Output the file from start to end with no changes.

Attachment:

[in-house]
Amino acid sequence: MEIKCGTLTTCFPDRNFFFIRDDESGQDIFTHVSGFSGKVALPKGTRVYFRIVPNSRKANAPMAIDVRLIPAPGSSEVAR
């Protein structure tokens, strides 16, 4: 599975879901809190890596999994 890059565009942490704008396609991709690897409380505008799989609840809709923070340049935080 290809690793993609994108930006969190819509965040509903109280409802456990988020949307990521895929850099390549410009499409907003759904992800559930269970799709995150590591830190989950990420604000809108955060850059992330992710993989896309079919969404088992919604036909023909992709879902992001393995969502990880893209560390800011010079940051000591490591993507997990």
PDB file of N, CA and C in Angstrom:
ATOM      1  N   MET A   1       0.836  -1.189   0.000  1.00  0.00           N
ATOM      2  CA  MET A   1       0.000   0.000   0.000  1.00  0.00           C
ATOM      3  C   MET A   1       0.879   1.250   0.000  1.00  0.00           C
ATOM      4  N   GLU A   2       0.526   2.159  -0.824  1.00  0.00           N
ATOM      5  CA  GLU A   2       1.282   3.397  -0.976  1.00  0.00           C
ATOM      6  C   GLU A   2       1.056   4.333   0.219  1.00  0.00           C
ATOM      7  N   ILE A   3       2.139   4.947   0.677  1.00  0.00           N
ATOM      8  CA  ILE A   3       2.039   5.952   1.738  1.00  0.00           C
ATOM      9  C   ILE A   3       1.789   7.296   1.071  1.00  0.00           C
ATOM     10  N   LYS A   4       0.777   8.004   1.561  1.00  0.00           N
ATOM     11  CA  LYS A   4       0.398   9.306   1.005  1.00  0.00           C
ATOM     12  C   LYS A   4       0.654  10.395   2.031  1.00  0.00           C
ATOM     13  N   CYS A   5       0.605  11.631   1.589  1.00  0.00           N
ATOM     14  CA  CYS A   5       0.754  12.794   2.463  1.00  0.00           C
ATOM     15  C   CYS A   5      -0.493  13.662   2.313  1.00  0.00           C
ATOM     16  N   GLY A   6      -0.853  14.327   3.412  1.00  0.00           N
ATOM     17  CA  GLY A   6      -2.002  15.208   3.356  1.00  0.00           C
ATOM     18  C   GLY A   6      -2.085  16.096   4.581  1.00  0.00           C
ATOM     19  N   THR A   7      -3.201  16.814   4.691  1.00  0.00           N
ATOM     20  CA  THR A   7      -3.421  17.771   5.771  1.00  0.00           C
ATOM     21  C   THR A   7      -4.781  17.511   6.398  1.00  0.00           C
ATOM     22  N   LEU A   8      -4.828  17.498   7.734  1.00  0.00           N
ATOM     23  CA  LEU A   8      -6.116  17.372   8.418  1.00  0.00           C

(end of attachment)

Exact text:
[in-house]
Amino acid sequence: MEIKCGTLTTCFPDRNFFFIRDDESGQDIFTHVSGFSGKVALPKGTRVYFRIVPNSRKANAPMAIDVRLIPAPGSSEVAR
């Protein structure tokens, strides 16, 4: 599975879901809190890596999994 890059565009942490704008396609991709690897409380505008799989609840809709923070340049935080 290809690793993609994108930006969190819509965040509903109280409802456990988020949307990521895929850099390549410009499409907003759904992800559930269970799709995150590591830190989950990420604000809108955060850059992330992710993989896309079919969404088992919604036909023909992709879902992001393995969502990880893209560390800011010079940051000591490591993507997990």
PDB file of N, CA and C in Angstrom:
ATOM      1  N   MET A   1       0.836  -1.189   0.000  1.00  0.00           N
ATOM      2  CA  MET A   1       0.000   0.000   0.000  1.00  0.00           C
ATOM      3  C   MET A   1       0.879   1.250   0.000  1.00  0.00           C
ATOM      4  N   GLU A   2       0.526   2.159  -0.824  1.00  0.00           N
ATOM      5  CA  GLU A   2       1.282   3.397  -0.976  1.00  0.00           C
ATOM      6  C   GLU A   2       1.056   4.333   0.219  1.00  0.00           C
ATOM      7  N   ILE A   3       2.139   4.947   0.677  1.00  0.00           N
ATOM      8  CA  ILE A   3       2.039   5.952   1.738  1.00  0.00           C
ATOM      9  C   ILE A   3       1.789   7.296   1.071  1.00  0.00           C
ATOM     10  N   LYS A   4       0.777   8.004   1.561  1.00  0.00           N
ATOM     11  CA  LYS A   4       0.398   9.306   1.005  1.00  0.00           C
ATOM     12  C   LYS A   4       0.654  10.395   2.031  1.00  0.00           C
ATOM     13  N   CYS A   5       0.605  11.631   1.589  1.00  0.00           N
ATOM     14  CA  CYS A   5       0.754  12.794   2.463  1.00  0.00           C
ATOM     15  C   CYS A   5      -0.493  13.662   2.313  1.00  0.00           C
ATOM     16  N   GLY A   6      -0.853  14.327   3.412  1.00  0.00           N
ATOM     17  CA  GLY A   6      -2.002  15.208   3.356  1.00  0.00           C
ATOM     18  C   GLY A   6      -2.085  16.096   4.581  1.00  0.00           C
ATOM     19  N   THR A   7      -3.201  16.814   4.691  1.00  0.00           N
ATOM     20  CA  THR A   7      -3.421  17.771   5.771  1.00  0.00           C
ATOM     21  C   THR A   7      -4.781  17.511   6.398  1.00  0.00           C
ATOM     22  N   LEU A   8      -4.828  17.498   7.734  1.00  0.00           N
ATOM     23  CA  LEU A   8      -6.116  17.372   8.418  1.00  0.00           C